Be as succinct as possible, while outlining the whole story arc: you don’t have to include each minor subplot and it’s wise to limit yourself to 4 or 5 character names if possible, to avoid confusion, as it’s actually quite hard to take in a lot of detail over a page.
How perfect will the full manuscript need to be to win?
It would need to show a satisfying fully fleshed-out story and character arcs, but it won’t be a problem if there’s the odd minor plot hole or issue of pacing or emphasis. Primarily It needs to feel as if the author has asked themselves the important questions about their plot and characters and has the confidence and ability to see it thorough. So often in submissions I see a strong start peter out when I’ve asked for the full MS.
Any editing tips for revisiting the opening chapters before pressing send?
Really interrogate yourself about what those first chapters should achieve. I see this all the time in initial queries. Writers are worried that their first three chapters won’t be enough to show what their novel is ‘about’ so they try to put in too much information and fill them up with backstory – but that’s unnecessary, as that’s what the synopsis is for. Or sometimes there is so much description and scene setting that it’s hard to have any sense of what might unfold – so be sparing with description that doesn’t serve the story in some way, and make sure every sentence is earning its keep. In the first few chapters I want to see an author’s skill as a writer and storyteller, which should come through in the quality of the writing and the ability to create narrative drive. Think about which books have great openings and why.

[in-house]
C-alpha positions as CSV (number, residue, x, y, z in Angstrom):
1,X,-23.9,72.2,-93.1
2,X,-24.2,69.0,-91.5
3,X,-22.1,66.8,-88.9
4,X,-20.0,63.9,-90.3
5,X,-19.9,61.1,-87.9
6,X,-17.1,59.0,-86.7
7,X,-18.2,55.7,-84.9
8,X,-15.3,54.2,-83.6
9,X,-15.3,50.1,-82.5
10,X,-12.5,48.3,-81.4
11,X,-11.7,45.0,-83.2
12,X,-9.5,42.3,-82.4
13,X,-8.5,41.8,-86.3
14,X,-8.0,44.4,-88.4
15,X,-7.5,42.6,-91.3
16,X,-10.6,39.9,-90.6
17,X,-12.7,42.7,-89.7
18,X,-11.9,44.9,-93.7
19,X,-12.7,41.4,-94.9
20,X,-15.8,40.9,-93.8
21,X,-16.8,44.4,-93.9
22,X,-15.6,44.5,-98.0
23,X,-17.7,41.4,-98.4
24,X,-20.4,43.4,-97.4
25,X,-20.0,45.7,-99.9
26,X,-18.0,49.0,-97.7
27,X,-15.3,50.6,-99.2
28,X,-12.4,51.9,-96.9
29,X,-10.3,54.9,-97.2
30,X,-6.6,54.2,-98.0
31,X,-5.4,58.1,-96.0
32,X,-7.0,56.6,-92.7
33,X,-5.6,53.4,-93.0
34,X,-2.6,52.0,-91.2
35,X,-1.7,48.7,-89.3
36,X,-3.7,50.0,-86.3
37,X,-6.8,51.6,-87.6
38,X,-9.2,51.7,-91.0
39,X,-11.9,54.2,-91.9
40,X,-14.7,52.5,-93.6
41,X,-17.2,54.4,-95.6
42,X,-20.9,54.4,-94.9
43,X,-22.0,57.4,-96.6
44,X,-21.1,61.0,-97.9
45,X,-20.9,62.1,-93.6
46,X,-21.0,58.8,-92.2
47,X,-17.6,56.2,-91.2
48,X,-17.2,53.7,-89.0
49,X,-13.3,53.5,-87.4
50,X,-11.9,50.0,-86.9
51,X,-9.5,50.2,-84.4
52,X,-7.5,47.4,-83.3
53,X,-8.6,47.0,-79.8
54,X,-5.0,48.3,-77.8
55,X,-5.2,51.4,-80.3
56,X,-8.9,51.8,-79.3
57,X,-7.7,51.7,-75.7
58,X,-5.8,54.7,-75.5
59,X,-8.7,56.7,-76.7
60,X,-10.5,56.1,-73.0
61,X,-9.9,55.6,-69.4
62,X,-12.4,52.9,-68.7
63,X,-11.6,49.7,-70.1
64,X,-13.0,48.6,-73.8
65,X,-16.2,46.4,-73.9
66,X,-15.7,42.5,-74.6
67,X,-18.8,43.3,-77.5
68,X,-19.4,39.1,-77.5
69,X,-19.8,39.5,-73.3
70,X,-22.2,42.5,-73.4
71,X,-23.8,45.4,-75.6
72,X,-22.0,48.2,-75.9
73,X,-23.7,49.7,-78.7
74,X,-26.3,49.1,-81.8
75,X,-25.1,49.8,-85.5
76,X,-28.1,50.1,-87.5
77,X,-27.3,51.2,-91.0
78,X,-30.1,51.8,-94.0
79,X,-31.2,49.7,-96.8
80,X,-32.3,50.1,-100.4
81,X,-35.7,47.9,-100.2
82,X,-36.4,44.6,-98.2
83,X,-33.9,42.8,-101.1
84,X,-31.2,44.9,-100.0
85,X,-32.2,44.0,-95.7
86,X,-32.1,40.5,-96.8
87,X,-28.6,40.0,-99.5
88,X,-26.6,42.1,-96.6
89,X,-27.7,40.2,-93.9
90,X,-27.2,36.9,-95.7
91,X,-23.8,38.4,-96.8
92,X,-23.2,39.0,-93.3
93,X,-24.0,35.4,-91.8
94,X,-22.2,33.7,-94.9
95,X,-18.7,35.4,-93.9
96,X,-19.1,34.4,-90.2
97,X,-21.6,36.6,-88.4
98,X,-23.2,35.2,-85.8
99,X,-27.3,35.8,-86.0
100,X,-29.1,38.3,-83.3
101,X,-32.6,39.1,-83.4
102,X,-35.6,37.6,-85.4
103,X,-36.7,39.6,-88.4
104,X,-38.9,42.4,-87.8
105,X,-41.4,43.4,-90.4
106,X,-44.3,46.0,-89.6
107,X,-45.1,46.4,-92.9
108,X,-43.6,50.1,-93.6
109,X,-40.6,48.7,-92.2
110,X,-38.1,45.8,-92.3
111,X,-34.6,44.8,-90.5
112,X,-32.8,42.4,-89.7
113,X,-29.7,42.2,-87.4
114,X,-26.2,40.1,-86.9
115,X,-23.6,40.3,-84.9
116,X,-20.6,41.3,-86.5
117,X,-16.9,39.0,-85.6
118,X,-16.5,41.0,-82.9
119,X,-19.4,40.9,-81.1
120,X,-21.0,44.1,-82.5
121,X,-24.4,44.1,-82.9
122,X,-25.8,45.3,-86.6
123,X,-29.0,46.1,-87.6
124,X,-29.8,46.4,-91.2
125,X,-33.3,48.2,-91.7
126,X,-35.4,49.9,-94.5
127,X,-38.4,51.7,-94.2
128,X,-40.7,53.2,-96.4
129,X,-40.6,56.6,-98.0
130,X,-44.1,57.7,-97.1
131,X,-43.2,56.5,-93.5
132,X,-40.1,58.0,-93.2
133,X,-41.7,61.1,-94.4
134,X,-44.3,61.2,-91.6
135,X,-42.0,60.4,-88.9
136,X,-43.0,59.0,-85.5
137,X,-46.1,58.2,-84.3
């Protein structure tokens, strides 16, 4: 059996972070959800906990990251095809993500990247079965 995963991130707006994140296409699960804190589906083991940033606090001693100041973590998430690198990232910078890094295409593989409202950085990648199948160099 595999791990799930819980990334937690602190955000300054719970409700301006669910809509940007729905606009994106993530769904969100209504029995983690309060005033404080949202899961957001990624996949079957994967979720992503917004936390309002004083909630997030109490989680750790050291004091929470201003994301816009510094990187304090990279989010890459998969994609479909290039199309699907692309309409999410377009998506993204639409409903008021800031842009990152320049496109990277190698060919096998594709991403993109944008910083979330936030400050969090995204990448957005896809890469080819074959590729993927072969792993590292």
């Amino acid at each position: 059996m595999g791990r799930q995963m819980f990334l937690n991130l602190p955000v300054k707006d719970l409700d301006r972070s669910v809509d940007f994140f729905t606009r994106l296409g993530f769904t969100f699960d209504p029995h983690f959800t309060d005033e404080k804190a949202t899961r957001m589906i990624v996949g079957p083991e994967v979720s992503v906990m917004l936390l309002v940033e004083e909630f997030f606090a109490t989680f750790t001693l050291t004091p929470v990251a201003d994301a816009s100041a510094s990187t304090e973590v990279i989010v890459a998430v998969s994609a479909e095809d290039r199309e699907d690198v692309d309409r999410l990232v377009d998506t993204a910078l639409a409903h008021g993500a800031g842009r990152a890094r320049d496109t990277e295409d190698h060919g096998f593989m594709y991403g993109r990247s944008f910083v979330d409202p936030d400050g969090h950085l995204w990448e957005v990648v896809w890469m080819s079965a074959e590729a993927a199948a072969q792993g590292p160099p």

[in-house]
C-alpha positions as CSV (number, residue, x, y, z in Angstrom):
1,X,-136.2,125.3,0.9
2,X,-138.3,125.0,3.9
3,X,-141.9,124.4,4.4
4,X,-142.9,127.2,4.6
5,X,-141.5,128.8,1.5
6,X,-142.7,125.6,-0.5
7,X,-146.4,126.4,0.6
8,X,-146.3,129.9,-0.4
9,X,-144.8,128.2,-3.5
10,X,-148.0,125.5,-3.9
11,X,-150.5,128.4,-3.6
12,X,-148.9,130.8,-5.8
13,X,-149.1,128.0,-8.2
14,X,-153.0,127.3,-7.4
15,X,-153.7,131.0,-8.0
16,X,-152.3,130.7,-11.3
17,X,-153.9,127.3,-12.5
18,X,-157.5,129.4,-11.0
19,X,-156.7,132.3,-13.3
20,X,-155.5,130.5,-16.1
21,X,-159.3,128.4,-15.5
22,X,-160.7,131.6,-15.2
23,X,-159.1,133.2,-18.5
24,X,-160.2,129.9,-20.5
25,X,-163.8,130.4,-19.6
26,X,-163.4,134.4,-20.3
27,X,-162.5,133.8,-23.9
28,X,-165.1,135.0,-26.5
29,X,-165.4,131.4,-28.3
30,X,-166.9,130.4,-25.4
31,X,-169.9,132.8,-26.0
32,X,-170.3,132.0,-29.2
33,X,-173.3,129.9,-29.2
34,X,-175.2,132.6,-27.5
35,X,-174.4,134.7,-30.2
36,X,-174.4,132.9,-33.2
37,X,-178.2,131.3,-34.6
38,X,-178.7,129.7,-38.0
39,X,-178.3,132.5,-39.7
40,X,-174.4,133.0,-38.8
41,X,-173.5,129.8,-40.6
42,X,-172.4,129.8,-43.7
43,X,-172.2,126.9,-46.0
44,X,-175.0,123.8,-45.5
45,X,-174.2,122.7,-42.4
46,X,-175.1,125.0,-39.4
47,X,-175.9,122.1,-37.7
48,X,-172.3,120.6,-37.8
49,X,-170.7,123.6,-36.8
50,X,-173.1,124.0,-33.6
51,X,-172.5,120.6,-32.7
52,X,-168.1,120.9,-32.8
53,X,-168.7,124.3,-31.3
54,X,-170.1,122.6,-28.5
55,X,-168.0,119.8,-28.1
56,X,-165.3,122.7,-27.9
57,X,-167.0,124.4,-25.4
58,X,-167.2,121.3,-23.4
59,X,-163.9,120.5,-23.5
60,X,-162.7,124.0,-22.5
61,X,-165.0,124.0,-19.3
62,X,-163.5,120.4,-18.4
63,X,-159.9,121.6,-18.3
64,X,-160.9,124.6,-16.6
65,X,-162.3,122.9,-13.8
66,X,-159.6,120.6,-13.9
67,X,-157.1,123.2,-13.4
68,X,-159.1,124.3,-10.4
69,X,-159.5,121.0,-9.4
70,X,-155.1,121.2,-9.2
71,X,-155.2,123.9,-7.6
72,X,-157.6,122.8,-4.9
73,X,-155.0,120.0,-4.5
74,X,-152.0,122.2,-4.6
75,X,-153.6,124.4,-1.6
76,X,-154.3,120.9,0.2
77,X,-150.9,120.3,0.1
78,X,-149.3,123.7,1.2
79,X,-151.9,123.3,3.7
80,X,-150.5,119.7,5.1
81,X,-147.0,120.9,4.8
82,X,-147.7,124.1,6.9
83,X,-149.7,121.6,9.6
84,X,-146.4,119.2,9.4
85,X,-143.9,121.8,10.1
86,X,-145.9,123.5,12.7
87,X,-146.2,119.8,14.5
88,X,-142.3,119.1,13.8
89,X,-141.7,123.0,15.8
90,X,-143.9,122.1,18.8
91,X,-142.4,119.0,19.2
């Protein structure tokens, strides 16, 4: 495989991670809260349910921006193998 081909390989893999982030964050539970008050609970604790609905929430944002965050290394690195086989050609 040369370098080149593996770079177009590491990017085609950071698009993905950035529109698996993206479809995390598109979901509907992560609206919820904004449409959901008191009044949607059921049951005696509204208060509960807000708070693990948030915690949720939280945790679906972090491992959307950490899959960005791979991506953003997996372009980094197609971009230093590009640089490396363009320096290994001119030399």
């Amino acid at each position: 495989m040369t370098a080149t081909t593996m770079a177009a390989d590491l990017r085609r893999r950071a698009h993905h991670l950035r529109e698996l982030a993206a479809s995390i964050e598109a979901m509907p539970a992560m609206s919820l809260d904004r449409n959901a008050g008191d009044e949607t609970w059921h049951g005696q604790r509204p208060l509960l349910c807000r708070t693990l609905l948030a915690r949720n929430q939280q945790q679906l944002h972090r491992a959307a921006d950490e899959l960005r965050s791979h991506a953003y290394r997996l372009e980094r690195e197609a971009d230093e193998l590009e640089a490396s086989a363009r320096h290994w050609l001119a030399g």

How do you work editorially with new authors to get a manuscript ready to sell?
We’ll already have a fairly clear shared vision for the novel, because that’s really key when you offer/accept representation. Once we start working together we discuss where we think there are weaknesses or any issues they are aware of but haven’t yet been able to ‘fix’. I make my own notes in advance of our first big editorial conversation but then it really helps to think out loud together about what’s needed – the conversation itself will always offer new perspectives. Then I flesh out my notes based on our discussion, for the author to work from. Then depending on how well the edits have gone and what new issues might have been thrown up by any changes, we edit each draft in a similar way until we both feel happy that we have done what we can to get the MS to where it needs to be for submission.
Is award success an asset when pitching a debut novel?
I think there are three or four awards, and the Bath Novel Award is one, that seem to have a relatively high take-up of winners and shortlistees by agents and publishers, who definitely scour those lists with interest as they are undeniably an indicator of the writer having reached a certain level. So it definitely doesn’t hurt, but ultimately an editor is going to respond to a book on a personal level and if they don’t connect with it and have a vision for how they could publish it, then anything else is pretty much irrelevant.